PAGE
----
The novel features which characterize the invention are defined by the appended claims. The foregoing and other objects, advantages and features of the invention will hereinafter appear, and for purposes of illustration of the invention, but not of limitation, an exemplary embodiment of the invention is shown in the appended drawing.

BRIEF DESCRIPTION OF THE DRAWING

FIG. 1 is a block diagram of a wireless video transmitter;

FIG. 2 is a block diagram of a video receiver;

FIG. 3 is a graphical representation of a portion of a video signal including the synchronizing wave forms;

FIG. 4 is a block diagram of a portion of a video receiver which illustrates the wave form separation of the invention.

DESCRIPTION OF A PREFERRED EMBODIMENT

In a description which follows, like parts are marked throughout the specification and drawing with the same reference numerals, respectively. The drawings are not necessarily to scale and in some instances portions have been exaggerated in order to more clearly depict certain features of the invention.

The best mode presently contemplated for practicing the invention is in a wireless video transmission system. However, the secure signal transmission technique can be used to good advantage in combination with a closed circuit video transmission and monitoring system, for example of the type commonly referred to as cable T.V. systems, in order to prevent interception by unauthorized persons.

Referring to FIGS. 1 and 2, a video transmitter is indicated generally at 10 in FIG. 1, and a video receiver is indicated generally at 12 in FIG. 2. In the video transmitter 10, a video camera 14 is provided for observing a given field of view. The video transmitter 10 amplitude modulates a video signal having approximately a six megacycle band width and transmitted at, for example, UHF frequencies to the receiver 12. The transmission frequency is preferably in the upper end of the UHF band, whereby the transmitted band width is very narrow and is beamed directly to the video receiver. For narrow beam widths at UHF frequencies, ten milliwatts of RF will provide approximately two miles range with sufficient signal-to-noise ratio. Higher power levels may be used as desired. The video transmitter 10 runs on a continuous basis providing video information to the receiver 12. A number of video transmitters 10 can be installed at different remote sites and can transmit to the video receiver 12 on the frequency on a time sharing basis, or can transmit at different frequencies which are selectively scanned by the video receiver 12.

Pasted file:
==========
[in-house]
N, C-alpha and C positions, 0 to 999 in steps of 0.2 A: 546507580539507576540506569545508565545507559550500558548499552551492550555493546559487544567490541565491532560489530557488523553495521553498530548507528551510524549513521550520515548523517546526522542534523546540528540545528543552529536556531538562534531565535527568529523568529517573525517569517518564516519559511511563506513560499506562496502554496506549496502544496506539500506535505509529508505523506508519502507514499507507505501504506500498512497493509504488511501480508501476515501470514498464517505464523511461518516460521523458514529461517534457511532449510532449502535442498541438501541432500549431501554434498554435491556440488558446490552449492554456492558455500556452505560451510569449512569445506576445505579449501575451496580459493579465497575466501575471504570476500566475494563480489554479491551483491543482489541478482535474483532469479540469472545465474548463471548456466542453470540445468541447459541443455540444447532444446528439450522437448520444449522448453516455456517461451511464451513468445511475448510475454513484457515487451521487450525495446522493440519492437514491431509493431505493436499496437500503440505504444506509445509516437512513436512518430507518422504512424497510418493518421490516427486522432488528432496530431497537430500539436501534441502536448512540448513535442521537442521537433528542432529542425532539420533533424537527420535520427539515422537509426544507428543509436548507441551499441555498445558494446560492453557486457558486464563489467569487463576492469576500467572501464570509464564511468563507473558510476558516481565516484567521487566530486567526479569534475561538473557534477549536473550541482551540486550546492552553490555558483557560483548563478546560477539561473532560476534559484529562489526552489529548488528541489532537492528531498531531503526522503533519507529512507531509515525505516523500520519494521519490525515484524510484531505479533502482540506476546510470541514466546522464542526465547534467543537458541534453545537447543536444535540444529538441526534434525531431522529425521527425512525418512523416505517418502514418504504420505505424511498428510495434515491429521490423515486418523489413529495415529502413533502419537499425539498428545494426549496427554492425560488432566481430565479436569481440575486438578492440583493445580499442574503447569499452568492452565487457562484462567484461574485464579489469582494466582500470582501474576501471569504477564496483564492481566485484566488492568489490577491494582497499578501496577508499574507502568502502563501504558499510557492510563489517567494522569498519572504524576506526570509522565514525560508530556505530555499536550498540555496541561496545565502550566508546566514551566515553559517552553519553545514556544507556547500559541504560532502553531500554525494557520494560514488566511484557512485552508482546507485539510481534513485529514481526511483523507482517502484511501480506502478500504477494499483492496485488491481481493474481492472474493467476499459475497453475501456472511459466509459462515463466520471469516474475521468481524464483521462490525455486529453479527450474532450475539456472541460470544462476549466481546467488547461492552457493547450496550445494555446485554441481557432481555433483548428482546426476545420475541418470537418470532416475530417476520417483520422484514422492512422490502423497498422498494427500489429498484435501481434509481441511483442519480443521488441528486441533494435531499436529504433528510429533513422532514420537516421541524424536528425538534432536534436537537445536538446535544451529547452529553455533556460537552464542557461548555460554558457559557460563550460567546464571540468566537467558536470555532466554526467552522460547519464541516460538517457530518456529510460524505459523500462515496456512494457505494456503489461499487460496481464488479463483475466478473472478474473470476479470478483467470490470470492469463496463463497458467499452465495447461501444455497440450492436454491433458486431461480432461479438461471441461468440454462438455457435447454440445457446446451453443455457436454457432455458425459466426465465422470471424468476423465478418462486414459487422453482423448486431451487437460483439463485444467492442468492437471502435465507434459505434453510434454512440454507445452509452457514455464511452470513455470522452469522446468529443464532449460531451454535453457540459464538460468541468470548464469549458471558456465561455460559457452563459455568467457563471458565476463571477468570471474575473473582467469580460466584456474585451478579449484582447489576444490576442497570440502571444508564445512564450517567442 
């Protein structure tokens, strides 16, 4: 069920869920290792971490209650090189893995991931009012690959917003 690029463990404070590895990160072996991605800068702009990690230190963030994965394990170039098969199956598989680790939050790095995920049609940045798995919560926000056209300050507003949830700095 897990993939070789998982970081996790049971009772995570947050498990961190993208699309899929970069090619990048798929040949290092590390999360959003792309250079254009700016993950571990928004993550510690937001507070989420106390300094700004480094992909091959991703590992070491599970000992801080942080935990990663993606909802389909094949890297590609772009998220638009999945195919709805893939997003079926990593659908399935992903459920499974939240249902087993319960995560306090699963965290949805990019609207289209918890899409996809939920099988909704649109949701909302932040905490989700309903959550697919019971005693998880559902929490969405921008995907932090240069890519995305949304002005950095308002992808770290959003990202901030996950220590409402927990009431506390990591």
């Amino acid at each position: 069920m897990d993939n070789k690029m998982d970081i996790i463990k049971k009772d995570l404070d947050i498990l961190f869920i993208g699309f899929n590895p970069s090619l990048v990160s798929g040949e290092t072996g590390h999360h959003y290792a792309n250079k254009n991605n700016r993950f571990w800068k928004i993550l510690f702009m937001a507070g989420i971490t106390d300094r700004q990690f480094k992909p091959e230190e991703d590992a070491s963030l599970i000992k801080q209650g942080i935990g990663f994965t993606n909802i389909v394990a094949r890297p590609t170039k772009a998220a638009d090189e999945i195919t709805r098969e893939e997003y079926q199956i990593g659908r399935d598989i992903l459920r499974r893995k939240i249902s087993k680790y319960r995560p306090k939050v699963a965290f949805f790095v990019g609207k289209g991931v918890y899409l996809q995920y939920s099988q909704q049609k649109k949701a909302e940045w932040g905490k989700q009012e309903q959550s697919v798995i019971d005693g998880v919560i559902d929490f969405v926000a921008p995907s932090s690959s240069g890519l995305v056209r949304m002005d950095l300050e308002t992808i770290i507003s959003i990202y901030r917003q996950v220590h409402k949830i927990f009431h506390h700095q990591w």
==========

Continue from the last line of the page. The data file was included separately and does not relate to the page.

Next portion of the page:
The area under surveillance is scanned by the camera 14 by a beam of electrons in a series of adjacent horizontal lines. The frequency at which a complete picture scanned is the frame frequency and is thirty times per second. Interlaced scanning is utilized in the usual manner at a field frequency of twice the frame frequency. Two fields are produced in order to make one complete picture or frame. The field frequency is sixty fields per second and the frame frequency is thirty frames per second. Each field contains one-half of the total picture elements.

The camera 14 is preferably of the vidicon type having a transparent conducting film target on the inner surface of a face plate and a thin photoconductive layer deposited on the film. When the photoconductive layer is scanned by an electron beam, this action produces a change in the difference of potential between the two surfaces of the element being scanned. The two surfaces of the element being scanned constitutes a charge capacitor and when connected through an external signal electrode circuit and a scanning beam, a current is produced which constitutes a video signal 16. The camera 14 is driven by the output 18 of a deflector circuit 20 in response to a scan signal 22 developed by a sync and scan circuit 24. The scanning frequency is derived from an external standard reference signal 26, for example the 60 Hz power line frequency.

The television camera 14 converts the area being scanned into electrical impulses comprising the video signal 16 which are amplified by a video modulator and RF amplifier circuit 28. In order to keep the scene in the receiver in step with the scene at the transmitter, a synchronizing signal 30, which is developed by the sync and scan circuit 24, is combined with the video signal 16 in a mixer circuit 32 prior to undergoing modulation and RF amplification. The output of the mixer 32 is a composite video signal 34 which includes horizontal and vertical synchronizing pulses as well as the video information. The composite video signal 34 is amplitude modulated and amplified at a selected UHF or VHF frequency for radiation by an antenna 36.

If anything other than a complete blur is to be obtained at the receiver, it is necessary that the number of lines per frame, the order of scanning the lines, and the number of frames per second be identical at the receiver and the transmitter. Also, identical synchronization pulses must be provided for the sweep circuits of the camera tube and at a picture tube in the receiver so that the electron beams of both tubes will have the same relative position at any given instant. Synchronization is assured by the composite sync signal 30 which includes both horizontal and vertical sync information.